Watch Brave Bird Parents Stand Their Ground Against a Buffalo 1000x Larger

© Peter Betts/

Written by Kirstin Harrington

Updated: October 19, 2023

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Here at A to Z Animals, we have plenty of incredible content about Kruger National Park. The unending beauty of Africa may be found where nearly half a million acres of unparalleled biological diversity meet cultural and archaeological sites. 

The famed Kruger National Park is home to some of the best wildlife in all of Africa. Although this area is most popular for the big five animals, today we’re going to be looking at two very different animals. 

You Have to See This! 

A video filmed at the park showcases a massive buffalo standing over two blacksmith lapwing birds. Looking at these two creatures, they couldn’t be more opposite. The towering buffalo may way up to 2,200 pounds! 

The birds are squawking at the giant creature telling him to back off! They’re protecting their nest that’s on the edge of the watering hole. As these birds continue to yell, they can also be seen spreading their wings. 

They do this to appear as large as possible. Although it doesn’t get them anywhere close to the size of the buffalo, that doesn’t stop them! In fact, at one moment, one of the birds ends up hitting the buffalo straight on its nose! 

The birds keep protecting their nest as the buffalo stands his ground, simply wanting a drink. Eventually, the larger animal gets the picture and moves to another spot. This just shows how brave these birds truly are. 


The Cape Buffalo of Africa is a massive animal.

©Hannes Thirion/

Parenthood of a Blacksmith Lapwing Bird

Blacksmith lapwings have a choice between being sedentary or migrating, depending on the amount of precipitation and the accessibility of food. Typically, they eat insects that are flying or crawling on the ground. 

Lapwings can move their feet to draw prey to the water’s surface when feeding in shallow waters.  Blacksmith lapwings develop lifelong mate relationships and are monogamous birds. Typically, they breed during springtime.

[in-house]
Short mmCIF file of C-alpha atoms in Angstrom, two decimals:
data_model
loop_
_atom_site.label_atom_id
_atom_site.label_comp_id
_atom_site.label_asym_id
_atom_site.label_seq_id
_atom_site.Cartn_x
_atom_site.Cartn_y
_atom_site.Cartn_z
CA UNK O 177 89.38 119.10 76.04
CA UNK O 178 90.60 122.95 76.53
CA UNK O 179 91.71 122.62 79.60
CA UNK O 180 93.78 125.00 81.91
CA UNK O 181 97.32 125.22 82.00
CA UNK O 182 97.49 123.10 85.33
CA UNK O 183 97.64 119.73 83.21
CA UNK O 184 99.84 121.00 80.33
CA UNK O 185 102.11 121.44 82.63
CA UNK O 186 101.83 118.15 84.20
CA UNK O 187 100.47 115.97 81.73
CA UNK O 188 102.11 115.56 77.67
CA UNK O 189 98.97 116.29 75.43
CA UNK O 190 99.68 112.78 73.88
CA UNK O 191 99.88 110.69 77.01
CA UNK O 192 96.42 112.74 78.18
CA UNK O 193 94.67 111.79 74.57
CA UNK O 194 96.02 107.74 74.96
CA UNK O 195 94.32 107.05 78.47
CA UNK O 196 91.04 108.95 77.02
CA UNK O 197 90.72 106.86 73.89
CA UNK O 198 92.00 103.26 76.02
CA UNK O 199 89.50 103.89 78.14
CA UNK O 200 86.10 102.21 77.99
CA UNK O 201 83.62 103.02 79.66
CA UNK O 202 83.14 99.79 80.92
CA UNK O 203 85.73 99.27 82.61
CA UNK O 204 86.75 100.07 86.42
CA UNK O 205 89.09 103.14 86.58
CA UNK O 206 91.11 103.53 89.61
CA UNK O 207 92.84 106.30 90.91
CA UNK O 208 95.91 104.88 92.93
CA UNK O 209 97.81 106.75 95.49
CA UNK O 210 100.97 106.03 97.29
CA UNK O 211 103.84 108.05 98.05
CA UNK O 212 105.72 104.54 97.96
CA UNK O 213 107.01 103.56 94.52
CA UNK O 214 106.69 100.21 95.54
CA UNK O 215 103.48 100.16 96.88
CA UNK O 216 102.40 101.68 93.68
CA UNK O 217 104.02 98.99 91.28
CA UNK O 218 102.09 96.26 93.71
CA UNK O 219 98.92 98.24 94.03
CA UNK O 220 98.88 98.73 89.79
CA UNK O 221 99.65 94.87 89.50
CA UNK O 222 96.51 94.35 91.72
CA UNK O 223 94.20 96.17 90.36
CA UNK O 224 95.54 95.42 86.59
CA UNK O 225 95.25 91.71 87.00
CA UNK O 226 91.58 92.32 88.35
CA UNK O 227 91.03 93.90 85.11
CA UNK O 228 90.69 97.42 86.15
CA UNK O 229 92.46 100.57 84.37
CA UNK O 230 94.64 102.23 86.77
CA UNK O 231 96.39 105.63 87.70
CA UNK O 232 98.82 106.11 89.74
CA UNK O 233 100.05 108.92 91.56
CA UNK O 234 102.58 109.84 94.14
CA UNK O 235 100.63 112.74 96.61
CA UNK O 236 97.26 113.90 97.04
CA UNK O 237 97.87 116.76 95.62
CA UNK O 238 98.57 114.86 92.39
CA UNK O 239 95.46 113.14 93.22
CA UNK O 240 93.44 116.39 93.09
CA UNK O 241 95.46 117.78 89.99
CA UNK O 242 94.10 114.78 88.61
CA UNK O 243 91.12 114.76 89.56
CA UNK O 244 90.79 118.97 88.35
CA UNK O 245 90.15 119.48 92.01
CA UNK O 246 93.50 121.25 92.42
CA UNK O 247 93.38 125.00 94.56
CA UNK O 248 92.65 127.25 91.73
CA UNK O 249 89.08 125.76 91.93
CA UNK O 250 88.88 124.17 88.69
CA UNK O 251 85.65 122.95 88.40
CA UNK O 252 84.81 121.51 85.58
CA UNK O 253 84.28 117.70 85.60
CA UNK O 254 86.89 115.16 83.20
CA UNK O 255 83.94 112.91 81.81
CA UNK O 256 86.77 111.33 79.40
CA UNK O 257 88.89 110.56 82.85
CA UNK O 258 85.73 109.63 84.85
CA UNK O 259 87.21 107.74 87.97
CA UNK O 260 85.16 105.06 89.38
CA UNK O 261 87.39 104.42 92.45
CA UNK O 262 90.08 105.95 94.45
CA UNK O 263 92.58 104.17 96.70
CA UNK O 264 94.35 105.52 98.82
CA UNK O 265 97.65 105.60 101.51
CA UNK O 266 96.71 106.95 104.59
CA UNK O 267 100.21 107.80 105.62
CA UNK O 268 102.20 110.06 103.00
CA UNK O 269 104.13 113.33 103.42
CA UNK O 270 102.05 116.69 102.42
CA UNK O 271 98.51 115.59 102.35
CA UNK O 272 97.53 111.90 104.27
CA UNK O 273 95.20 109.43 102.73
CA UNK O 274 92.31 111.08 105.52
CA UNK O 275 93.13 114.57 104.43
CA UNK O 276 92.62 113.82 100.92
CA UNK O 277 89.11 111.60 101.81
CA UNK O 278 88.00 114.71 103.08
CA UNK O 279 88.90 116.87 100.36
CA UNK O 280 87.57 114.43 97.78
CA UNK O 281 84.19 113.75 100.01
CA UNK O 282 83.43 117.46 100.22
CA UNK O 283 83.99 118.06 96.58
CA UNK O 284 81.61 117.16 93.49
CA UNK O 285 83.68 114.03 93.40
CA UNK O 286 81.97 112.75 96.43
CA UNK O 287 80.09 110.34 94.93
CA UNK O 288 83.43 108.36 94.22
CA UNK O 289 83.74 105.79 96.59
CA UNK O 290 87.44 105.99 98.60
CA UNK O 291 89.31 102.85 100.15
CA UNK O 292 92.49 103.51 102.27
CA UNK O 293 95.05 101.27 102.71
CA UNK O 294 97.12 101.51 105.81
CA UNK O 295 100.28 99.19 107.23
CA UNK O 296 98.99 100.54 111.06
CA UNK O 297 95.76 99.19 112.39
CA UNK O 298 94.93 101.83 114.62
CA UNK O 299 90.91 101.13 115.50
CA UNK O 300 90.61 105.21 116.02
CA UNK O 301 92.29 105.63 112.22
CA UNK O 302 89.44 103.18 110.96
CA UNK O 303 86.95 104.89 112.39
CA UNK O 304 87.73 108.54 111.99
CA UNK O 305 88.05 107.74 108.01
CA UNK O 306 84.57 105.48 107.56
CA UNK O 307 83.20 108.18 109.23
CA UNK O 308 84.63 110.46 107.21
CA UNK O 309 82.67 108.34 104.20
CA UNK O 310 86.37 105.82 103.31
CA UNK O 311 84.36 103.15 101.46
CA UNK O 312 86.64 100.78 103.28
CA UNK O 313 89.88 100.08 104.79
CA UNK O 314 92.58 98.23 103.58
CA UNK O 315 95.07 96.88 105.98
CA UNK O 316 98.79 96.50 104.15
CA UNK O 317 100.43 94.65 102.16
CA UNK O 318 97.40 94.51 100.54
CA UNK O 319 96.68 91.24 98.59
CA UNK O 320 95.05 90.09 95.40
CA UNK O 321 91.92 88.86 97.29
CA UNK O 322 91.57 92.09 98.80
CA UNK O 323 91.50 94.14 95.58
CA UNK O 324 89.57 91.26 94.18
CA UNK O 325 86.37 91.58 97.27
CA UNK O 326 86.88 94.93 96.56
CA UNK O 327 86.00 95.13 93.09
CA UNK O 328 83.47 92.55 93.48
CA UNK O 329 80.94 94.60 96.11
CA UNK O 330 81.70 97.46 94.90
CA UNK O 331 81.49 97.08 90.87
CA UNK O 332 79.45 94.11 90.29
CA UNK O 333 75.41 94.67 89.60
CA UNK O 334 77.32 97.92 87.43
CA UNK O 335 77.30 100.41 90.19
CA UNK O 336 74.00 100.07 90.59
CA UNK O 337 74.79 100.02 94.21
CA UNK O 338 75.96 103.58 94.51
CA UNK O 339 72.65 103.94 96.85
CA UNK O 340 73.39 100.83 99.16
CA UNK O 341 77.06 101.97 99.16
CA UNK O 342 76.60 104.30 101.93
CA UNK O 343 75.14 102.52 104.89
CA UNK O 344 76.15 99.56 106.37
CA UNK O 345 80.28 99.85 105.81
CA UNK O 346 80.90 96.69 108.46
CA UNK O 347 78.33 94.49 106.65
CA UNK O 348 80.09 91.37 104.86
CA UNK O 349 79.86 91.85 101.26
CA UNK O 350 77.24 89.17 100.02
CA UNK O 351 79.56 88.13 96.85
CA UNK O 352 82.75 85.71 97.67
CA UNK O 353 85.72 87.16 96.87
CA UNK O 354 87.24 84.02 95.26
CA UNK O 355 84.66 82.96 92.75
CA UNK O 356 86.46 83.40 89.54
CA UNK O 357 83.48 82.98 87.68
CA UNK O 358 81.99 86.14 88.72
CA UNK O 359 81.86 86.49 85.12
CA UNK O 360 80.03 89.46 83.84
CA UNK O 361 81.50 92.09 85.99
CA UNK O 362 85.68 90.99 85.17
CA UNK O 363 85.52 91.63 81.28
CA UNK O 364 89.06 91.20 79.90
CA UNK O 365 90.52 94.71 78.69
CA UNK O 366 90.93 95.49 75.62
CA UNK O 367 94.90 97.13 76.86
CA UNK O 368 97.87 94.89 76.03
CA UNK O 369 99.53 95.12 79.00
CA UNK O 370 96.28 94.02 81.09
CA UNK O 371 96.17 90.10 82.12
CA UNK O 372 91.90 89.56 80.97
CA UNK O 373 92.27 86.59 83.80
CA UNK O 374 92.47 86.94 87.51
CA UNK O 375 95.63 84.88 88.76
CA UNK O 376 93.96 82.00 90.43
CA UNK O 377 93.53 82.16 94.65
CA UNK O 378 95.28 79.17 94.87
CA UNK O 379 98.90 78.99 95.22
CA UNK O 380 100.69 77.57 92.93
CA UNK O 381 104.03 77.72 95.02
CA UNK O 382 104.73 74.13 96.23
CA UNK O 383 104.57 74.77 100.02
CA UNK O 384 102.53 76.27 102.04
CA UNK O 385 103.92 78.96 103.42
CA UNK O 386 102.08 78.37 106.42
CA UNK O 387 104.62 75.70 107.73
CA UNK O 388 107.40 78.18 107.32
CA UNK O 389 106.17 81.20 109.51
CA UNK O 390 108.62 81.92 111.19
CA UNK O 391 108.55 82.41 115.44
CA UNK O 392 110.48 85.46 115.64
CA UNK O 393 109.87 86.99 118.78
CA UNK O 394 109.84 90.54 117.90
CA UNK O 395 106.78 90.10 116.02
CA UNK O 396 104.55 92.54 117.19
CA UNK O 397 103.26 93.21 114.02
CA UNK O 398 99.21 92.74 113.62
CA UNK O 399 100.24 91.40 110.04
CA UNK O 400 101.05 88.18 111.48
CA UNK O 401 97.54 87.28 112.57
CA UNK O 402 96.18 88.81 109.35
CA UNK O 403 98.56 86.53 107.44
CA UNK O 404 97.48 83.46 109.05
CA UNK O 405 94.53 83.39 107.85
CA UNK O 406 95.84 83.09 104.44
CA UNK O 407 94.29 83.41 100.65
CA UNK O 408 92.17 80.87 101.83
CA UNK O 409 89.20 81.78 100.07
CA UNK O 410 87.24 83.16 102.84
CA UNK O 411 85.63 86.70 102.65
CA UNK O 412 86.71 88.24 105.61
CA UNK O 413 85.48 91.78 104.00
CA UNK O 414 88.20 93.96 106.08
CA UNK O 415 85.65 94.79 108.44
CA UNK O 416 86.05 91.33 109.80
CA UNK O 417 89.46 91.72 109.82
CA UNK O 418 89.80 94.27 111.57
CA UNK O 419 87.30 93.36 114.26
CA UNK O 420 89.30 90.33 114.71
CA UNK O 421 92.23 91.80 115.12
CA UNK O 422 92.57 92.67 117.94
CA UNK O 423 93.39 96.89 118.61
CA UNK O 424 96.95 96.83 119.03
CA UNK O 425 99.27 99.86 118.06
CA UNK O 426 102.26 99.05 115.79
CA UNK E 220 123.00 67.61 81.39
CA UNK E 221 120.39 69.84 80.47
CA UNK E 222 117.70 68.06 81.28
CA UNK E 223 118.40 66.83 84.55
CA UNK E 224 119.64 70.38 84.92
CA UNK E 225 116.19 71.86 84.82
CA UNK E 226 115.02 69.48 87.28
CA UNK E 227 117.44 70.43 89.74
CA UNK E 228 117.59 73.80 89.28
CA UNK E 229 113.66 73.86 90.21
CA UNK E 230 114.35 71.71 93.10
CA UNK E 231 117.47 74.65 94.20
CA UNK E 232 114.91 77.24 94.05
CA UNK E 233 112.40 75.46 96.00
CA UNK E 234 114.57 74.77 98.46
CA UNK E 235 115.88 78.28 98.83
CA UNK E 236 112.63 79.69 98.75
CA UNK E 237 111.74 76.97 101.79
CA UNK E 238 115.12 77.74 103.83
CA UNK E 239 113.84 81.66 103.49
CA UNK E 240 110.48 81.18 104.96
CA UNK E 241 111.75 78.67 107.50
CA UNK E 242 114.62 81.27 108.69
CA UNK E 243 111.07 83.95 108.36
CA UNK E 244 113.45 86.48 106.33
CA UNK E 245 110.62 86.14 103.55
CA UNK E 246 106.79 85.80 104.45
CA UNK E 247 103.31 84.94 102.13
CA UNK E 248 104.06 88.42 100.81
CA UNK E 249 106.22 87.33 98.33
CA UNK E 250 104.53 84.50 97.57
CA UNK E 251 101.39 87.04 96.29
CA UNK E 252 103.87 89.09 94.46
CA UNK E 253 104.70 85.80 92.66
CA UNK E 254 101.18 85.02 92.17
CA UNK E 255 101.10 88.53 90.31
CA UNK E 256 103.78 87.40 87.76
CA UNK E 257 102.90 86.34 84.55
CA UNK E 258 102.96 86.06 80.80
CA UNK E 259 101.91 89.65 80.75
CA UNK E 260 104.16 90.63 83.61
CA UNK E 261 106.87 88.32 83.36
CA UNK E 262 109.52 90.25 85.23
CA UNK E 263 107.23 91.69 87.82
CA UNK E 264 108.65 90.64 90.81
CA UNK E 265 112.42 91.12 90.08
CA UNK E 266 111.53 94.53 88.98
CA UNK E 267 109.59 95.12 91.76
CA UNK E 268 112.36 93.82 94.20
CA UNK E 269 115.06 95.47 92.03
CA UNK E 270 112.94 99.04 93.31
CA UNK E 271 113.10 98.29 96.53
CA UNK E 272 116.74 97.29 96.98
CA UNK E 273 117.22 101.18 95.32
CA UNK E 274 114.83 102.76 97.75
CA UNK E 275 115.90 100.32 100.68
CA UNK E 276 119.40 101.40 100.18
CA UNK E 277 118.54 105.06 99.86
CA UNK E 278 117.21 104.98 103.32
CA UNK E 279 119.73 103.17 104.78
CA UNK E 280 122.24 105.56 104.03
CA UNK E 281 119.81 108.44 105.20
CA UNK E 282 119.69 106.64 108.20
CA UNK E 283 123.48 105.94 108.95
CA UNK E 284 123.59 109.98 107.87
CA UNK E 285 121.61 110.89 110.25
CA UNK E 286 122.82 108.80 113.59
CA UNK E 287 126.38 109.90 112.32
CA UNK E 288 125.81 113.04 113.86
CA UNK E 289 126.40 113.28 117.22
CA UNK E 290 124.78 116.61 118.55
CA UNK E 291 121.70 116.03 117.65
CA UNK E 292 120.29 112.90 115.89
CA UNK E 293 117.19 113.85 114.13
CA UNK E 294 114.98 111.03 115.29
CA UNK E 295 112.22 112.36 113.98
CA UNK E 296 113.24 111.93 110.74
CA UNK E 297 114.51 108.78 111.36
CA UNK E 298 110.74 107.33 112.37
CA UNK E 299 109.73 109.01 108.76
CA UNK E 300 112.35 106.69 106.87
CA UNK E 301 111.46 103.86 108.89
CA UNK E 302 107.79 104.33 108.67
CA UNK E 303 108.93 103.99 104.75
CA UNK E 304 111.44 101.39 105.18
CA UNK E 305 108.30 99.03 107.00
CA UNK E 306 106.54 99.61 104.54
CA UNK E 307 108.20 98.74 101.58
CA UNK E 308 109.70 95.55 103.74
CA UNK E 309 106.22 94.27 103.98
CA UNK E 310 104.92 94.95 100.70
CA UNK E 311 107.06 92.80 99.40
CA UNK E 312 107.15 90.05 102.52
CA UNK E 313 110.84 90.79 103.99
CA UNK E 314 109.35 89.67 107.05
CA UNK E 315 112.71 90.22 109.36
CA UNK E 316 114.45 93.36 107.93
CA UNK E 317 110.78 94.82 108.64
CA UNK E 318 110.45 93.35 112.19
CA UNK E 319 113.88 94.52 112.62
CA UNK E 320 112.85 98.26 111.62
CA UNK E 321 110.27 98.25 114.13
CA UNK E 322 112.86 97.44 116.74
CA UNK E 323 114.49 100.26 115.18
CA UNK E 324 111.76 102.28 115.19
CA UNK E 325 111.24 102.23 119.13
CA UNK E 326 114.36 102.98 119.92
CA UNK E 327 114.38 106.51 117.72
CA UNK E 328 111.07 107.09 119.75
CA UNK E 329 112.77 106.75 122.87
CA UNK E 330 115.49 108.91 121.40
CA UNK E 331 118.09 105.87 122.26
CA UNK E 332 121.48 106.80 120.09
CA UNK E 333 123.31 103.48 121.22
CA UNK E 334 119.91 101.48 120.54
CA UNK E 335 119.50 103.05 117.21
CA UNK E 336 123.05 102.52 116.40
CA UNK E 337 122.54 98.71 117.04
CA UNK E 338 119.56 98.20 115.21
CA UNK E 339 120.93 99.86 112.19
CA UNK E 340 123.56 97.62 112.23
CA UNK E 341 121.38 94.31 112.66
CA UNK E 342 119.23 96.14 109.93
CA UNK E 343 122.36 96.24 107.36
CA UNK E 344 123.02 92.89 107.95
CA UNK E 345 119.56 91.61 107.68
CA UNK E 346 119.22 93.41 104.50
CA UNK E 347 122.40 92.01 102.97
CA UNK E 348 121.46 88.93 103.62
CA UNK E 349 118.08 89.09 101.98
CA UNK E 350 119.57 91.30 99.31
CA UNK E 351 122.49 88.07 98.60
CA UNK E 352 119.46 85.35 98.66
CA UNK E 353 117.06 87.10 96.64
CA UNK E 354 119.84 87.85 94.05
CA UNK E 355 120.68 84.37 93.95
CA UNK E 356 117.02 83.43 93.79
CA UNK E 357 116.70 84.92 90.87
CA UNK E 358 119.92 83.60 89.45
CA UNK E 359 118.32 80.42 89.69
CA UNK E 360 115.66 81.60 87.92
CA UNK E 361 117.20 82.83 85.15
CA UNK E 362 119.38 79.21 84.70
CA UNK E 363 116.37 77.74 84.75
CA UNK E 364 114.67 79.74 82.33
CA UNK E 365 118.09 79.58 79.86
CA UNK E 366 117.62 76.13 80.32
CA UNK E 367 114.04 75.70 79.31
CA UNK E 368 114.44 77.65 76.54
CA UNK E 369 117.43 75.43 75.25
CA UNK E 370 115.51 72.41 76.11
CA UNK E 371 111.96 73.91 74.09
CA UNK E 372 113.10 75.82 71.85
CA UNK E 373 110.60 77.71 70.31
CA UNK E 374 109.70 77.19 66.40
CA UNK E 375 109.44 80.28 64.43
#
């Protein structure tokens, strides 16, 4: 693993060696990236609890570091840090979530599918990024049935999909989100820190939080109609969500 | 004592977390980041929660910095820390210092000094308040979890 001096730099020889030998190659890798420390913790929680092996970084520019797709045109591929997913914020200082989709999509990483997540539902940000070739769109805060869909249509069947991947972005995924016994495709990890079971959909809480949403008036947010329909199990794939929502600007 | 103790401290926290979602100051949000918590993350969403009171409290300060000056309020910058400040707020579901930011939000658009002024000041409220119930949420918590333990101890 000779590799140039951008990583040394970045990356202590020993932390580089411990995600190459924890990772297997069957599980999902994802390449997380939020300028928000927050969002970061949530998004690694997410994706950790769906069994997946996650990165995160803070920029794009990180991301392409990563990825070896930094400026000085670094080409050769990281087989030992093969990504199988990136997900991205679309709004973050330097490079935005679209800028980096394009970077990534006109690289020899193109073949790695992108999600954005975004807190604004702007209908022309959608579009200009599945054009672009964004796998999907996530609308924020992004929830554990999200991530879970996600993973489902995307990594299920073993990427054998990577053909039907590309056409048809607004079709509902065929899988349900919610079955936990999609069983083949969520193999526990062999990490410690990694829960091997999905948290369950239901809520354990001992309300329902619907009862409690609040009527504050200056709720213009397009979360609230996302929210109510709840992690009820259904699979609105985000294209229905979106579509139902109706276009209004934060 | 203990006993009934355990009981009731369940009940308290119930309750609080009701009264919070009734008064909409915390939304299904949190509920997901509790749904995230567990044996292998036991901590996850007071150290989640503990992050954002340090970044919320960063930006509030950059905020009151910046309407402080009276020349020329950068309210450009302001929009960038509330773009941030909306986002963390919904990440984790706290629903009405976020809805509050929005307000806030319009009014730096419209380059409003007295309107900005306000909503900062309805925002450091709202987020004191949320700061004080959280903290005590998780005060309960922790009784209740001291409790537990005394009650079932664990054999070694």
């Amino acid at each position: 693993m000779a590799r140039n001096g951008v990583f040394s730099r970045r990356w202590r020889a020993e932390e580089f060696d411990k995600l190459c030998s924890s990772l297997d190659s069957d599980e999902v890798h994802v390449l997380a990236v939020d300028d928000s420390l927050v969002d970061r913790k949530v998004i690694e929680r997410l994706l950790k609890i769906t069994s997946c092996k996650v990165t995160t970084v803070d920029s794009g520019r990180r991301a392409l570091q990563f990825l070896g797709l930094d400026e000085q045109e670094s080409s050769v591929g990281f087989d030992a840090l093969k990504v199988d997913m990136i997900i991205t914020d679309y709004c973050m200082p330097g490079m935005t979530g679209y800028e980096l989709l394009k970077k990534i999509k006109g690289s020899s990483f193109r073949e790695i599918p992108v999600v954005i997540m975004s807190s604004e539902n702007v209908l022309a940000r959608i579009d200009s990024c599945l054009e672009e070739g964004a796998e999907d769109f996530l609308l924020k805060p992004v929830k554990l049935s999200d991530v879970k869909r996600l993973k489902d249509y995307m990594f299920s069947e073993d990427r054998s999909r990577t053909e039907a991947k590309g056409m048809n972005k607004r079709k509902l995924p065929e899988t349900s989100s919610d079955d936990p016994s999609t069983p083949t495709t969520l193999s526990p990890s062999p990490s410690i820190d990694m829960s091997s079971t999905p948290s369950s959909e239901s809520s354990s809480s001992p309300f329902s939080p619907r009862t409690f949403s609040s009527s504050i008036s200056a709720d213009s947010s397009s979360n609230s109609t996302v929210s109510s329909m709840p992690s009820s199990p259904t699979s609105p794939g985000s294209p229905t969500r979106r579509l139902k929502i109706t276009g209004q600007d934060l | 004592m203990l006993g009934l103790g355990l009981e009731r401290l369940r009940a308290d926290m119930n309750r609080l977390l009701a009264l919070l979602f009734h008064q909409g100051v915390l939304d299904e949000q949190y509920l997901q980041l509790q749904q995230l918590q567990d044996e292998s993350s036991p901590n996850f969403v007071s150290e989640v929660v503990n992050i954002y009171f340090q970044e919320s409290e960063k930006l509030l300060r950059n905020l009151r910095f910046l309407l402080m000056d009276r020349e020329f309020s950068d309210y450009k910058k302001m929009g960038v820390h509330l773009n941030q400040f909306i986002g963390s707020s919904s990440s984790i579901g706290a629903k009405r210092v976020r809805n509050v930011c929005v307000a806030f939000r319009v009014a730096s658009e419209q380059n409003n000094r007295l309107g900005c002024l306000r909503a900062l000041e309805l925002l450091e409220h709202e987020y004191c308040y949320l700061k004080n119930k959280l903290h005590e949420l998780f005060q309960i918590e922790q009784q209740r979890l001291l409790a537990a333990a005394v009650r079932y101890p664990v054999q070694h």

A selective focus shot of a Northern lapwing or Vanellus vanellus bird flying under the blue sky

Northern lapwings are one of many species.

©Light and Vision/

They are lone nesters and grow extremely territorial throughout the breeding season. This type of bird constructs its nests in a safe location near water, typically behind a bush. Nests are little recesses in the soil or in grassy areas that have vegetation around them. 

A female lays one to four eggs, which are then incubated for up to 33 days by the two parents.  Although the young chicks can leave the nest in a matter of hours due to their precocity, for the first several weeks they always stay right next to their parents. 

After around a month of staying by their parents’ side, they’re are independent and can start lives of their own! 

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About the Author

Kirstin is a writer at A-Z Animals primarily covering animals, news topics, fun places, and helpful tips. Kirstin has been writing on a variety of topics for over five years. She has her real estate license, along with an associates degree in another field. A resident of Minnesota, Kirstin treats her two cats (Spook and Finlay) like the children they are. She never misses an opportunity to explore a thrift store with a coffee in hand, especially if it’s a cold autumn day!

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